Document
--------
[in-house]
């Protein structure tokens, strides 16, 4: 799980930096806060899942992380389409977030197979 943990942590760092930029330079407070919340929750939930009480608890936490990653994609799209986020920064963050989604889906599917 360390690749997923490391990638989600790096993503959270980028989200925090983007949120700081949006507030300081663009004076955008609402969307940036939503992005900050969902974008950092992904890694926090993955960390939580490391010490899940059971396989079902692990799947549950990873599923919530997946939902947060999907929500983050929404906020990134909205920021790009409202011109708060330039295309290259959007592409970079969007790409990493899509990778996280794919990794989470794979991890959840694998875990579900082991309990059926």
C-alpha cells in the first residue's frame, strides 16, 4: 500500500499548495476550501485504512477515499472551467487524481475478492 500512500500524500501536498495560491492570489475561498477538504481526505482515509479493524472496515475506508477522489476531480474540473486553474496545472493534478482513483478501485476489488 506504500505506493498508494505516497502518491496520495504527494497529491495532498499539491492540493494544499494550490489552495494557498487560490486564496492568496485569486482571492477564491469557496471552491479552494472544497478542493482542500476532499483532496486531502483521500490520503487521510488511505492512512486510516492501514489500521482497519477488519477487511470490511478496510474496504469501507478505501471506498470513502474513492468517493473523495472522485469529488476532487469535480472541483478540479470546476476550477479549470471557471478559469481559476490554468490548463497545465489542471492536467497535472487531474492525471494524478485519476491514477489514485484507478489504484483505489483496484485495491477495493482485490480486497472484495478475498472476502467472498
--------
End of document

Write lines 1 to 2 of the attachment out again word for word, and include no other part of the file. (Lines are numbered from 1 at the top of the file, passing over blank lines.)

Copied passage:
[in-house]
């Protein structure tokens, strides 16, 4: 799980930096806060899942992380389409977030197979 943990942590760092930029330079407070919340929750939930009480608890936490990653994609799209986020920064963050989604889906599917 360390690749997923490391990638989600790096993503959270980028989200925090983007949120700081949006507030300081663009004076955008609402969307940036939503992005900050969902974008950092992904890694926090993955960390939580490391010490899940059971396989079902692990799947549950990873599923919530997946939902947060999907929500983050929404906020990134909205920021790009409202011109708060330039295309290259959007592409970079969007790409990493899509990778996280794919990794989470794979991890959840694998875990579900082991309990059926």